Belonging: The Science of Creating Connection and Bridging Divides
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Belonging: The Science of Creating Connection and Bridging Divides

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Belonging: The Science of Creating Connection and Bridging Divides

Geoffrey Cohen is professor of psychology and the James G. March Professor of Organizational Studies in Education and Business at Stanford University.

Below, Geoffrey shares 5 key insights from his new book, Belonging: The Science of Creating Connection and Bridging Divides. Listen to the audio version—read by Geoffrey himself—in the Next Big Idea App.

Belonging: The Science of Creating Connection and Bridging Divides By Geoffrey Cohen

1. A sense of belonging matters.

Belonging matters not just in early development, as psychologists discovered in the mid-20th century. It matters throughout the lifespan, from the cradle to the grave. Of course, your smarts, grit, and passion contribute to your health and fulfillment and even to your success at school or work. Just as important and maybe even more important though is your sense that you belong there, that you feel at home.

In one national study, first-year college students’ numerical rating of agreement with a single statement, “I feel a part of my college,” proved to be one of the strongest predictors of their enrollment in college two years later. A response to a single item predicted retention years later, and it was even more statistically significant than their accumulated high school records.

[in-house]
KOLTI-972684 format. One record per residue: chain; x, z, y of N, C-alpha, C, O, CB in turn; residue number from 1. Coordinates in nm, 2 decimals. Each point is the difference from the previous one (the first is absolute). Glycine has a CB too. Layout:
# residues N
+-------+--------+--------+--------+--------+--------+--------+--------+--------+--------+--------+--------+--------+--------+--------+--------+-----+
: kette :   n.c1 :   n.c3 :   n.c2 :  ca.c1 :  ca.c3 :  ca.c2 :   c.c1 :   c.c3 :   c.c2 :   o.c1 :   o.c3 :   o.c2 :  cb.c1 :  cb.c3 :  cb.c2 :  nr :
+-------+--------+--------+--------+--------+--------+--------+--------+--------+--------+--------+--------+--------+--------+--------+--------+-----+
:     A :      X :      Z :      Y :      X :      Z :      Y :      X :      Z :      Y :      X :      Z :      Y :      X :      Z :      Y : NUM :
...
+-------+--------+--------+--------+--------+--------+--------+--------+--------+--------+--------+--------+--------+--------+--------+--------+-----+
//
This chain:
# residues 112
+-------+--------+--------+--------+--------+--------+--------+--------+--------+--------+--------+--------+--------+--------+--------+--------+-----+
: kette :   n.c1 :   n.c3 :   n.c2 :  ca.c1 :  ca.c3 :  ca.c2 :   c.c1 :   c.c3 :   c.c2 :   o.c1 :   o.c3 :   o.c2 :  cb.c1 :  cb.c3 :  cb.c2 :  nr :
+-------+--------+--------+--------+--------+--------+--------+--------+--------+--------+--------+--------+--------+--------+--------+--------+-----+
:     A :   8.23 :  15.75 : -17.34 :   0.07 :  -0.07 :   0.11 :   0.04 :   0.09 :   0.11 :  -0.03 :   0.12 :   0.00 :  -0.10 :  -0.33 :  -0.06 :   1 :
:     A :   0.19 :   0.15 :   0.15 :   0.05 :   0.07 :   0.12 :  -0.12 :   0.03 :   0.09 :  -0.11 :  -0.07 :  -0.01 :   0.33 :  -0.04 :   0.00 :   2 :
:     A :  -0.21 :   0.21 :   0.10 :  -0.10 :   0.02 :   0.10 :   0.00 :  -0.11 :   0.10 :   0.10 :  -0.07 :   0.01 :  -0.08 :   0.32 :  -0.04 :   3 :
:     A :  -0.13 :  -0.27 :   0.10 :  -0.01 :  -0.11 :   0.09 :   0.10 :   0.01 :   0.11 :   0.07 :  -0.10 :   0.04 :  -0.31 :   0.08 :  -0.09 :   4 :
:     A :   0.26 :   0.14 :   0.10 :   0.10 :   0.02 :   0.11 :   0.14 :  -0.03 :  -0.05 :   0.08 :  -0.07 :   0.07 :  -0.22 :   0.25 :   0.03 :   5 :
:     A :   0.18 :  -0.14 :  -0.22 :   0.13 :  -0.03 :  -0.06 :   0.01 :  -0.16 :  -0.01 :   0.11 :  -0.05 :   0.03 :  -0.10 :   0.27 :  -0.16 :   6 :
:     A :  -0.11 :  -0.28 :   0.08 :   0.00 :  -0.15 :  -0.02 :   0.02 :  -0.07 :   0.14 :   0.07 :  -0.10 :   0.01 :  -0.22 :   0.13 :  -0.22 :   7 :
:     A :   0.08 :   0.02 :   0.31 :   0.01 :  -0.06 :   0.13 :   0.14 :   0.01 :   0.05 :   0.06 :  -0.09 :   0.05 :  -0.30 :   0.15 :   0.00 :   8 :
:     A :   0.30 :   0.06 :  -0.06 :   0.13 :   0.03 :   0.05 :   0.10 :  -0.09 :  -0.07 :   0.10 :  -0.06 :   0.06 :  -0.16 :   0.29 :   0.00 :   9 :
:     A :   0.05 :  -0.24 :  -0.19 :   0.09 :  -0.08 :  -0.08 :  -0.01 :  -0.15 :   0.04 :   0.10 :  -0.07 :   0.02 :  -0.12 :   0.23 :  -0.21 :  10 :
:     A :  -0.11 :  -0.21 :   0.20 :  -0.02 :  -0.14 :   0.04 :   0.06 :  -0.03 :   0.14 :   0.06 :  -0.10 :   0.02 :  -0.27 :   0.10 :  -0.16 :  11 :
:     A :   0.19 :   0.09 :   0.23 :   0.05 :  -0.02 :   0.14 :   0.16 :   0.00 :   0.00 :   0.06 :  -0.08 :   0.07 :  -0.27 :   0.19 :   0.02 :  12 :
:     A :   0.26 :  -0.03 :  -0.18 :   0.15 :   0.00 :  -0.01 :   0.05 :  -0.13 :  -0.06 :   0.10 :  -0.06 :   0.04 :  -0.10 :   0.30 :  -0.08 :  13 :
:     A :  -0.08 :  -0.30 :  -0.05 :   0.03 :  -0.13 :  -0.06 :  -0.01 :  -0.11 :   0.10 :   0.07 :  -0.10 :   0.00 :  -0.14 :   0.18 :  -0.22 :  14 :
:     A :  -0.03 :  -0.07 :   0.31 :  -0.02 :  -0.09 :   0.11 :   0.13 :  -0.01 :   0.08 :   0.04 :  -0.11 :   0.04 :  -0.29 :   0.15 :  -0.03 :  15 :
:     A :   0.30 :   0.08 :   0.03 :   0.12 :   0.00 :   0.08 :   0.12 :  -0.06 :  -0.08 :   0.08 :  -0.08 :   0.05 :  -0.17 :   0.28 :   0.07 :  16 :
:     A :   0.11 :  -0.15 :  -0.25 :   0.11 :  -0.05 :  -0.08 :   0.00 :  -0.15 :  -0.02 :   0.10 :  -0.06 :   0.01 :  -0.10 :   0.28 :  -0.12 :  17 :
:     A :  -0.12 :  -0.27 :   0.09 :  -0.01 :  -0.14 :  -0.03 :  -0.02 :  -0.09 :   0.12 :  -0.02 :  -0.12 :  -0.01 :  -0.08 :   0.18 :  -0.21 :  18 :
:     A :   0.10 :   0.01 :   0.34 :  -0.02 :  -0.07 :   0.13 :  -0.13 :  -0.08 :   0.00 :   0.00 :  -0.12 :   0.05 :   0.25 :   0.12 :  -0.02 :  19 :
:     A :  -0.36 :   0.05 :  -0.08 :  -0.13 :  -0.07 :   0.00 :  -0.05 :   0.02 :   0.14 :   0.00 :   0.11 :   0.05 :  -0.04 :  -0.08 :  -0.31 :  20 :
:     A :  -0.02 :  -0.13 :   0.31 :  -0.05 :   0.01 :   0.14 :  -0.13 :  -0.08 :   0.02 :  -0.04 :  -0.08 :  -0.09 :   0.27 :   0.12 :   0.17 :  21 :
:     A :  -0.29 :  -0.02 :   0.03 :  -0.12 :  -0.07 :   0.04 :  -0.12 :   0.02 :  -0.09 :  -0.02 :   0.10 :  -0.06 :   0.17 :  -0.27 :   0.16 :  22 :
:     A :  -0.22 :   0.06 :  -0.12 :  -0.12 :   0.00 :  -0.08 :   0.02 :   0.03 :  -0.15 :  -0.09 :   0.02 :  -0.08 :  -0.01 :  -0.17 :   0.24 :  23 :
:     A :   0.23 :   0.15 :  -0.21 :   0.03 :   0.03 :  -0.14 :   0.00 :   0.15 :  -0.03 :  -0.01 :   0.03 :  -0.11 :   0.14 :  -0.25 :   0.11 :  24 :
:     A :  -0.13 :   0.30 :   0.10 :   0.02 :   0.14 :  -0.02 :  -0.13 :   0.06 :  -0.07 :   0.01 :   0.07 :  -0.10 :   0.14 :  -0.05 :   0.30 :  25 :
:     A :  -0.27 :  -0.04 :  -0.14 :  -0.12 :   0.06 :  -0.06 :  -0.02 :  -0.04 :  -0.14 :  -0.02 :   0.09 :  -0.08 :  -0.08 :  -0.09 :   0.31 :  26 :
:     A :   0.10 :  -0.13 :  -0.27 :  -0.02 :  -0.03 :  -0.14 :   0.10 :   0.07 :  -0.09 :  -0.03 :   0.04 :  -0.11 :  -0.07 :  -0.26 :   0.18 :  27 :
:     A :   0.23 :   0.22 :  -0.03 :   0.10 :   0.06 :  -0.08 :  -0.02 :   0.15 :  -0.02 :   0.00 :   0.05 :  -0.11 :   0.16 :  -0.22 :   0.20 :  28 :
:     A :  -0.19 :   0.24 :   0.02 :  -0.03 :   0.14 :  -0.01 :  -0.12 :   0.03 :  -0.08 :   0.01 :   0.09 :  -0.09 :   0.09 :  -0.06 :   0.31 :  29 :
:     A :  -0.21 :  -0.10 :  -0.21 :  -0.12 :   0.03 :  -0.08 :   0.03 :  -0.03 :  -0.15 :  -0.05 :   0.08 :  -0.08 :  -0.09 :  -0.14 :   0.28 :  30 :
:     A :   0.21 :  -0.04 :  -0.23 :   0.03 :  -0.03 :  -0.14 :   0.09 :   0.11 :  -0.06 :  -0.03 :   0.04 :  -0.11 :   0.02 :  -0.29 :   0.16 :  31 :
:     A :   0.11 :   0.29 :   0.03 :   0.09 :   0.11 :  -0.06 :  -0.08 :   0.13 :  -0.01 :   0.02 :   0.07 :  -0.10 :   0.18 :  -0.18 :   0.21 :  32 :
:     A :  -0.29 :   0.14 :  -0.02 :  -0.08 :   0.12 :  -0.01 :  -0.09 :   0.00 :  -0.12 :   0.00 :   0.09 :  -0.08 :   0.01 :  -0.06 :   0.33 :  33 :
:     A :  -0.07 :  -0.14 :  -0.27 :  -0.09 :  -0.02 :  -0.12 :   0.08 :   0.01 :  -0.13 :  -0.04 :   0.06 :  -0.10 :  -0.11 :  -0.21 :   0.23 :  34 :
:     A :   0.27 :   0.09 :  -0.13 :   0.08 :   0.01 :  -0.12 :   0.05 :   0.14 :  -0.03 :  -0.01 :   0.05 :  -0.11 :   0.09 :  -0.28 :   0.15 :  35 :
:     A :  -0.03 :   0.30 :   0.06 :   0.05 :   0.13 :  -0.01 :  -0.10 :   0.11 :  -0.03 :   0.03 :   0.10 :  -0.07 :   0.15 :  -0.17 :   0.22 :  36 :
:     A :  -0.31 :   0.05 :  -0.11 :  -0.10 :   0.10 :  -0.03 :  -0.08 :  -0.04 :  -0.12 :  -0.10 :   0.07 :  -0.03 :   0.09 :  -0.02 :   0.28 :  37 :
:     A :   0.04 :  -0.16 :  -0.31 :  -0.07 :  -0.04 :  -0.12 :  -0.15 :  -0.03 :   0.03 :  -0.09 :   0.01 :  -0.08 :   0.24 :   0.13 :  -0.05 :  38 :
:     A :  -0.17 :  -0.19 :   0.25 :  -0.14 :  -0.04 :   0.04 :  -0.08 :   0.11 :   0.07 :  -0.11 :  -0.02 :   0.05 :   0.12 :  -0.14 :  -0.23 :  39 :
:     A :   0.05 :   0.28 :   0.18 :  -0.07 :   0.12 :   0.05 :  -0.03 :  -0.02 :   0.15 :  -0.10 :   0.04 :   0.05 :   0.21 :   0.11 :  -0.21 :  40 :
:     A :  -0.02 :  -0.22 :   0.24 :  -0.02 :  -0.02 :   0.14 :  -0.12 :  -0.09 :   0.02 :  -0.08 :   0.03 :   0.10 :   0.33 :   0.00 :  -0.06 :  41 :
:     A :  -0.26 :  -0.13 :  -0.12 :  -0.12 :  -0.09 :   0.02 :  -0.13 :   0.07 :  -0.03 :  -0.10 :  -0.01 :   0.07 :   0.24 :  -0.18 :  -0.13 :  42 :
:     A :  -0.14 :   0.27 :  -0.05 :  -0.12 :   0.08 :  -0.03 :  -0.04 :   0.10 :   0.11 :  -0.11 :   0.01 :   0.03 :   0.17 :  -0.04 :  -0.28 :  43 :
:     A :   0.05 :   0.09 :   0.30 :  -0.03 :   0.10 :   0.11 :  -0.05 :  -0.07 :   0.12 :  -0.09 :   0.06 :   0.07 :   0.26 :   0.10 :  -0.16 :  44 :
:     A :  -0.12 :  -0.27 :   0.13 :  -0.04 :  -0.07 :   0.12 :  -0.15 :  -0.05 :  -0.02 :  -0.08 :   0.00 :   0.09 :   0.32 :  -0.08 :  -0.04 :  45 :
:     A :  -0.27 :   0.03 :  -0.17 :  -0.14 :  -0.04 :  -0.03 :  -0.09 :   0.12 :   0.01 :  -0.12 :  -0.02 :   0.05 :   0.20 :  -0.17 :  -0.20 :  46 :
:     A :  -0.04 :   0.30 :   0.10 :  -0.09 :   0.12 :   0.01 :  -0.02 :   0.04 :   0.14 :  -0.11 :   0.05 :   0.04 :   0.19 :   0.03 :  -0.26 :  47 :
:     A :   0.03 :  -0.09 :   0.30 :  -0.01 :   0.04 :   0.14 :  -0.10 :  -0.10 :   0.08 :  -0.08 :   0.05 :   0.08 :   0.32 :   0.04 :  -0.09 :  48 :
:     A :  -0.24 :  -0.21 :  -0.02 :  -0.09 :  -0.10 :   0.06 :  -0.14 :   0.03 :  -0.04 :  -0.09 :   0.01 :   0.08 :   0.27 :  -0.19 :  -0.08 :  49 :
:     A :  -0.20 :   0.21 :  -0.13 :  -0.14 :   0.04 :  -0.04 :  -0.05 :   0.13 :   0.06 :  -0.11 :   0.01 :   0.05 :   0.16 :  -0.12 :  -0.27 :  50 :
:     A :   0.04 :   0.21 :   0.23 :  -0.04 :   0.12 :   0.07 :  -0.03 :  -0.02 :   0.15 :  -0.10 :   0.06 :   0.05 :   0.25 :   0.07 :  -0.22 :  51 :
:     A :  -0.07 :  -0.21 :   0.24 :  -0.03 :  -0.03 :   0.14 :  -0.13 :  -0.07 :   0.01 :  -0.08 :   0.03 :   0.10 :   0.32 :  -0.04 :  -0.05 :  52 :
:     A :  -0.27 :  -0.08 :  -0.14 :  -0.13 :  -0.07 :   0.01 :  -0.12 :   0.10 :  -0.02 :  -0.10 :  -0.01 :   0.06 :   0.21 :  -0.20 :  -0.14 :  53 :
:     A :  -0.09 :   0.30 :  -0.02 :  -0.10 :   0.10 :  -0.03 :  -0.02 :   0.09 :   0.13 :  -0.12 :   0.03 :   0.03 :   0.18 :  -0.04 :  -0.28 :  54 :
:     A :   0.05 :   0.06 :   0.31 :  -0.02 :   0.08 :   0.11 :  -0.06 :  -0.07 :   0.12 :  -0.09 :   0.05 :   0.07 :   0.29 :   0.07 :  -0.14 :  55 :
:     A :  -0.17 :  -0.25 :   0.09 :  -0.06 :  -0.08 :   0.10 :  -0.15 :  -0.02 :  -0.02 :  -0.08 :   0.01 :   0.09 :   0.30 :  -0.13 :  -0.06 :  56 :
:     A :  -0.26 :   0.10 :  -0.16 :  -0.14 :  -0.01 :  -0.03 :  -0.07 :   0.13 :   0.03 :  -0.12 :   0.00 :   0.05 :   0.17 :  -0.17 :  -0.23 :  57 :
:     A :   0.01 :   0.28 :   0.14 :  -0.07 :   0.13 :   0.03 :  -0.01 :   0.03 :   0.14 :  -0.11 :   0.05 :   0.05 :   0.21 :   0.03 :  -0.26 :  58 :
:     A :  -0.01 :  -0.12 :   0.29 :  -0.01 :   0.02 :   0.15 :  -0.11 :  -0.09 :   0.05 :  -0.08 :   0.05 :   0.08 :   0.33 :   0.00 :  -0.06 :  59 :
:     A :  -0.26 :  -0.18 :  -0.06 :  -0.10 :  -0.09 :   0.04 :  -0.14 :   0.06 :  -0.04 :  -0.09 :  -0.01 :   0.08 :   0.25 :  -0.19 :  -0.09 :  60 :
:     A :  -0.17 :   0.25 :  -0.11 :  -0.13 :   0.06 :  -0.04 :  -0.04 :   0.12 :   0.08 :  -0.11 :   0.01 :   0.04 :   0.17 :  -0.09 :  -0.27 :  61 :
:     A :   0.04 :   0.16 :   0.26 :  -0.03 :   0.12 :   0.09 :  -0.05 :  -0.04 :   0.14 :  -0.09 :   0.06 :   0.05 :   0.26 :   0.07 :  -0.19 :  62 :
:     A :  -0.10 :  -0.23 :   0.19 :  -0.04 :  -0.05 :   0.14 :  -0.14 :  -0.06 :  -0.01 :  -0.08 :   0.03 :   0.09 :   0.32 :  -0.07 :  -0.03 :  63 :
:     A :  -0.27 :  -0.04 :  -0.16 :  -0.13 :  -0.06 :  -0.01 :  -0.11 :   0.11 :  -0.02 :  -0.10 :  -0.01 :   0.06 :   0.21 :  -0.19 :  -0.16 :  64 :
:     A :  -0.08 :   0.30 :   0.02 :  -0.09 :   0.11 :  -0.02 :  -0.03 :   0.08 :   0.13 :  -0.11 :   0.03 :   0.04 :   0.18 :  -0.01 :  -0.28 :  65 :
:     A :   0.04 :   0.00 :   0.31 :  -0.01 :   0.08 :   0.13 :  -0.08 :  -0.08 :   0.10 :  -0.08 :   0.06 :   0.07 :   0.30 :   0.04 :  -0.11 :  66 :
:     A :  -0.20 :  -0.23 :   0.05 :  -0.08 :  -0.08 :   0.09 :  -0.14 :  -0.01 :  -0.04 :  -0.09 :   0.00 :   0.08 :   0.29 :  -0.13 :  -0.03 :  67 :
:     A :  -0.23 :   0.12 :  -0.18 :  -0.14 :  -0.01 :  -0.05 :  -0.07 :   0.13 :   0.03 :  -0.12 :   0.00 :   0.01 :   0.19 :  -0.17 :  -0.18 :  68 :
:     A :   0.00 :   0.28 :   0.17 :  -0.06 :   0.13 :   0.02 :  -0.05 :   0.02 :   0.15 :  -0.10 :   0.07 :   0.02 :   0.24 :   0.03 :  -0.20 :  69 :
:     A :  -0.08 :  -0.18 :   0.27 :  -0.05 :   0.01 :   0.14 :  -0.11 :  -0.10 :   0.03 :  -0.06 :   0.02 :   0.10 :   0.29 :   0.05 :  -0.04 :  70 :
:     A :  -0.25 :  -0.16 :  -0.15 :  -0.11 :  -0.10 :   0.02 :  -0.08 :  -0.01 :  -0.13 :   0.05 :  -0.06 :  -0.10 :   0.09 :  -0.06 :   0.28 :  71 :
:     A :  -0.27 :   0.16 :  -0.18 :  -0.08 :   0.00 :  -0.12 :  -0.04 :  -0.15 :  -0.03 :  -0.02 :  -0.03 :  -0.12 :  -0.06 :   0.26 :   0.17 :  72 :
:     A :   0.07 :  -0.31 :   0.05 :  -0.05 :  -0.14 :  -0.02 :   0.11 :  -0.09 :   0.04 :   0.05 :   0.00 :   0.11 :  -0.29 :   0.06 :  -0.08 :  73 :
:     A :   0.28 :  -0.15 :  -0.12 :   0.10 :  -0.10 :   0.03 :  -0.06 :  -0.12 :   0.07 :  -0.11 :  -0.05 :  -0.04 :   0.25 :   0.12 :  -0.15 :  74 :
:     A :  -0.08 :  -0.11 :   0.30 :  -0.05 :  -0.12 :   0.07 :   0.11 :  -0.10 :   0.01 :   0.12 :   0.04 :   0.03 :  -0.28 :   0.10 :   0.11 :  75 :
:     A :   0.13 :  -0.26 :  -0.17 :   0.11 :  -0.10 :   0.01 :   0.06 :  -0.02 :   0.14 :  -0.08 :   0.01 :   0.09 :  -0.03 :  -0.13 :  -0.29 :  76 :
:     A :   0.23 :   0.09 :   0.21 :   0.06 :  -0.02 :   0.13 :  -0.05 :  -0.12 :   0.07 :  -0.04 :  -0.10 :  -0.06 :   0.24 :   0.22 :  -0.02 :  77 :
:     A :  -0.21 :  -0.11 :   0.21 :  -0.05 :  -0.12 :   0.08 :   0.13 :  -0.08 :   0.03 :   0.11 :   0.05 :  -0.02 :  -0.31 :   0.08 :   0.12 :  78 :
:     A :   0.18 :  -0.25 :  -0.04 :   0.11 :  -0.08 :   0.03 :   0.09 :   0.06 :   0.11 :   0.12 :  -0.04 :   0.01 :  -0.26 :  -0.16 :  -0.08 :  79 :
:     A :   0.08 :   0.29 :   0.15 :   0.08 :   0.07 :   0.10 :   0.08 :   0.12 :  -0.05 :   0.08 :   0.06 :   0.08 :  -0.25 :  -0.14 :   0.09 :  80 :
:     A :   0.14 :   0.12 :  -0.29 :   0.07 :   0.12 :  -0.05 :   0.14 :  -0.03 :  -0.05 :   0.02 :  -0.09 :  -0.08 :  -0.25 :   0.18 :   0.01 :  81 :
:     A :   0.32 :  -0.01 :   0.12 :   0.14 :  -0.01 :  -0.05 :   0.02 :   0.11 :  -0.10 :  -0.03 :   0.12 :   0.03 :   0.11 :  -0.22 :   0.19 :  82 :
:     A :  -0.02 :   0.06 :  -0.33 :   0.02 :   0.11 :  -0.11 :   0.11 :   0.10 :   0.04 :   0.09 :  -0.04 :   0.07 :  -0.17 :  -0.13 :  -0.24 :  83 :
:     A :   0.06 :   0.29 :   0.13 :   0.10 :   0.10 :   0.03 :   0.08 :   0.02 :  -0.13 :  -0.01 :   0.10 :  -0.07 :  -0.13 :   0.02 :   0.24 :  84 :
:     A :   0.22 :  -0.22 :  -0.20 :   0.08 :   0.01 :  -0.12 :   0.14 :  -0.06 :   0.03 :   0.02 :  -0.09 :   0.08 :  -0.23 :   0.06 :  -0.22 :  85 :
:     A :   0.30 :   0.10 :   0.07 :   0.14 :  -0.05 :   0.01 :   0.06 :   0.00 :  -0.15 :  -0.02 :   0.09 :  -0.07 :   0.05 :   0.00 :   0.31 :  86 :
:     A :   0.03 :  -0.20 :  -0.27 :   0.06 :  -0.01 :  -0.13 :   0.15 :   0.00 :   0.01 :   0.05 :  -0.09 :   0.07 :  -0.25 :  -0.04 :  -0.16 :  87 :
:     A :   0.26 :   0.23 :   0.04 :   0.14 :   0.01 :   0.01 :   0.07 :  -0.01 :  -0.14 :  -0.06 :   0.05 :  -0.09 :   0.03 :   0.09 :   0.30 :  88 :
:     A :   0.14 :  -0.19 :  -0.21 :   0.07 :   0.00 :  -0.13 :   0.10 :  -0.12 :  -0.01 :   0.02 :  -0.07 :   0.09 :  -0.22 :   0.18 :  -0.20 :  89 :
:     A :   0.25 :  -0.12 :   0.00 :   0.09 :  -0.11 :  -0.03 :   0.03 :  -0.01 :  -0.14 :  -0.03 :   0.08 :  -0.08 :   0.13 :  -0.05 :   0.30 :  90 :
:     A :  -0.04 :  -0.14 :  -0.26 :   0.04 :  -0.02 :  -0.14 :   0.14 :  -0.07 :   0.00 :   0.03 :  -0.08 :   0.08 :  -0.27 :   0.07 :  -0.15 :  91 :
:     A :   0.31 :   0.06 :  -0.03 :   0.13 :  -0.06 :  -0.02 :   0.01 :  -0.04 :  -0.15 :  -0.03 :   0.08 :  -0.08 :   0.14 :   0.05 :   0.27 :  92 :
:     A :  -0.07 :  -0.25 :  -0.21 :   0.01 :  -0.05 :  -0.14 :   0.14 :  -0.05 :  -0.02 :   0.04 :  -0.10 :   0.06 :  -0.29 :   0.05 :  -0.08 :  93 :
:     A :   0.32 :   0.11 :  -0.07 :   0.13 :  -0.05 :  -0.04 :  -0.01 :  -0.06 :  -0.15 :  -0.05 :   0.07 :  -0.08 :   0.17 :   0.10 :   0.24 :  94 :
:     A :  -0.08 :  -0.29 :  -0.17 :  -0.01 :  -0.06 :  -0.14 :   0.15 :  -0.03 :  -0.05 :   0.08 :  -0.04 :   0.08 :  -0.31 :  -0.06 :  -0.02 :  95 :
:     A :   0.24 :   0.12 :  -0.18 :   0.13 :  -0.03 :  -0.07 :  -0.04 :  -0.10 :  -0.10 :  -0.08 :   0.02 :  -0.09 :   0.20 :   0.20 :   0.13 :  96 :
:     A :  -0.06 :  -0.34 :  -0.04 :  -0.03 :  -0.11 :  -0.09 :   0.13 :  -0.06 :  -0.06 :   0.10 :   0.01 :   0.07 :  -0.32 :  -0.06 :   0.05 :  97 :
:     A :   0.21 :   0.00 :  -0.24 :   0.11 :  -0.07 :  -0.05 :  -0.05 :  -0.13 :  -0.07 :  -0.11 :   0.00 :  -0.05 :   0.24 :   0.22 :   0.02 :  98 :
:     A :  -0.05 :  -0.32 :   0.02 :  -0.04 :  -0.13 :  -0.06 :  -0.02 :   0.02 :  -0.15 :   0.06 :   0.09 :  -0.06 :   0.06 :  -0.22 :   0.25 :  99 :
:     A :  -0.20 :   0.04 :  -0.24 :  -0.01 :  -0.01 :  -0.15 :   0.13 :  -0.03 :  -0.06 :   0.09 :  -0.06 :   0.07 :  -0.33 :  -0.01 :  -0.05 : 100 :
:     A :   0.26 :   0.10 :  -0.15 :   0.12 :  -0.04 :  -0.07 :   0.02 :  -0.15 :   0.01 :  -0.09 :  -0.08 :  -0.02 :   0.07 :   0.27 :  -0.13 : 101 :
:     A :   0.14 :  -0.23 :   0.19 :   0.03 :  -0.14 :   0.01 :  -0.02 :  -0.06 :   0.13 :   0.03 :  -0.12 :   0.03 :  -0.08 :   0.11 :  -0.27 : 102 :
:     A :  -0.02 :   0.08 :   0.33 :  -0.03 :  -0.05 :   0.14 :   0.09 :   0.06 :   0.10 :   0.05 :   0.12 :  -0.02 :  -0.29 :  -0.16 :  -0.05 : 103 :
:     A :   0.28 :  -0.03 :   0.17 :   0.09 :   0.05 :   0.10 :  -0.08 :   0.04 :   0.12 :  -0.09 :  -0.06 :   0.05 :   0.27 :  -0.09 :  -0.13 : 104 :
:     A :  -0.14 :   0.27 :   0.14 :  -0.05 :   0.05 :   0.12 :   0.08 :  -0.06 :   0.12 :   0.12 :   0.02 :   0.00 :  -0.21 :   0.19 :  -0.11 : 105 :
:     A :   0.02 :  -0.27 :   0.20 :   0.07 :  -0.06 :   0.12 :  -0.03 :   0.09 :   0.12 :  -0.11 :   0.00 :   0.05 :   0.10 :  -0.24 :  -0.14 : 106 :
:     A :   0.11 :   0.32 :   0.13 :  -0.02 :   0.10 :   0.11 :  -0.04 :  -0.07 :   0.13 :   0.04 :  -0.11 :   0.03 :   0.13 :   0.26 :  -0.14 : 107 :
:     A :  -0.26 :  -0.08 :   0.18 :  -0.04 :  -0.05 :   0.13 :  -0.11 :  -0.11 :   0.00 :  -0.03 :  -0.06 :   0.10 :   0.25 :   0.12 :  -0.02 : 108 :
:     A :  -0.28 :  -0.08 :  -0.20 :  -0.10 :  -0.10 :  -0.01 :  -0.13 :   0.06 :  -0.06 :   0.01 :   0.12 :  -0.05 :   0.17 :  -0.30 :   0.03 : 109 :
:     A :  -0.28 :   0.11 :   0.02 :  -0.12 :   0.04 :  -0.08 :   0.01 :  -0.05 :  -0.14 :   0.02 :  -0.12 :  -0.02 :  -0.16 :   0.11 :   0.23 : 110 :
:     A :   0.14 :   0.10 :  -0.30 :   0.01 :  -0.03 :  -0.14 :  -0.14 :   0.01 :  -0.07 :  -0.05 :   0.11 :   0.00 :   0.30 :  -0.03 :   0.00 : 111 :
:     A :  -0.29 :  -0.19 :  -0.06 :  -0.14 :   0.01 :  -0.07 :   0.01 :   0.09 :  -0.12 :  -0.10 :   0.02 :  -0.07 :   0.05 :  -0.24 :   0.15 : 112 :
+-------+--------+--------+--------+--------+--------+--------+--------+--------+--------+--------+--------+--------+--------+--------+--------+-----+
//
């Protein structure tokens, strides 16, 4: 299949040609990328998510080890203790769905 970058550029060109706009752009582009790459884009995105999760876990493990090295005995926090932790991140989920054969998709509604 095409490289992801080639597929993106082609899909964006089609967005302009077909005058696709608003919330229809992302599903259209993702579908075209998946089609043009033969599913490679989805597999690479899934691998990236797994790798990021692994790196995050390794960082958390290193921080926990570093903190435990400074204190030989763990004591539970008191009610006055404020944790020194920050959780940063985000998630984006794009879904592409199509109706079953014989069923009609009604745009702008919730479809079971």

If a school or workplace is looking to become a place where students or employers stick around, nurturing a sense of belonging may be a really good place to start.

When I was a first-year assistant professor surrounded by esteemed scholars I had previously only read about, I felt acute doubt about whether I belonged in my profession. I’d go whole days ruminating about whether I could cut it or about what other people thought. Little things loomed large. A colleague would ask me a question about my research. I’d feel as if they were tearing me down when that wasn’t the case. I’d come home from work exhausted, even though I’d accomplished almost nothing the whole day except worry. At the same time, small experiences, like a stimulating conversation with a student or even just a thankful email from a colleague re-energized me, gave me confidence, and kept me in the game.

My colleague, Greg Walton, and I did some research showing how seemingly trivial experiences such as these can have big effects. We found that when college students were led to believe, through an experimental ruse, that they happened to share a birthday with a math major, these participants became more motivated in math, and worked harder and longer on a tough math problem.

“A response to a single item predicted retention years later, and it was even more statistically significant than their accumulated high school records.”

An example of how belonging matters in a medical context is demonstrated when Gregory Carter and his colleagues sent postcards to patients who had previously been admitted for attempting suicide. The postcard simply said the hospital staff was thinking of them and wished them well. The postcards reduced the number of suicide re-attempts by half. There is great power to the message you belong.

2. Our sense of belonging is shaped by the lived experiences of our day-to-day lives.

In the Western World, we have a strong bias to think that what really matters in shaping people’s thoughts, feelings, and behavior is the kind of person they are—what’s inside of them. We tend to think that whether you’re a loner, an introvert, an optimist, or a pessimist, predicts your feelings, thoughts, and behavior. While personality matters, it doesn’t matter nearly as much as we think.

Our social situation, our circumstances, and how we see them shape us. Who we are depends on where we are. The situations that we create for one another and for ourselves can generate or undermine connection.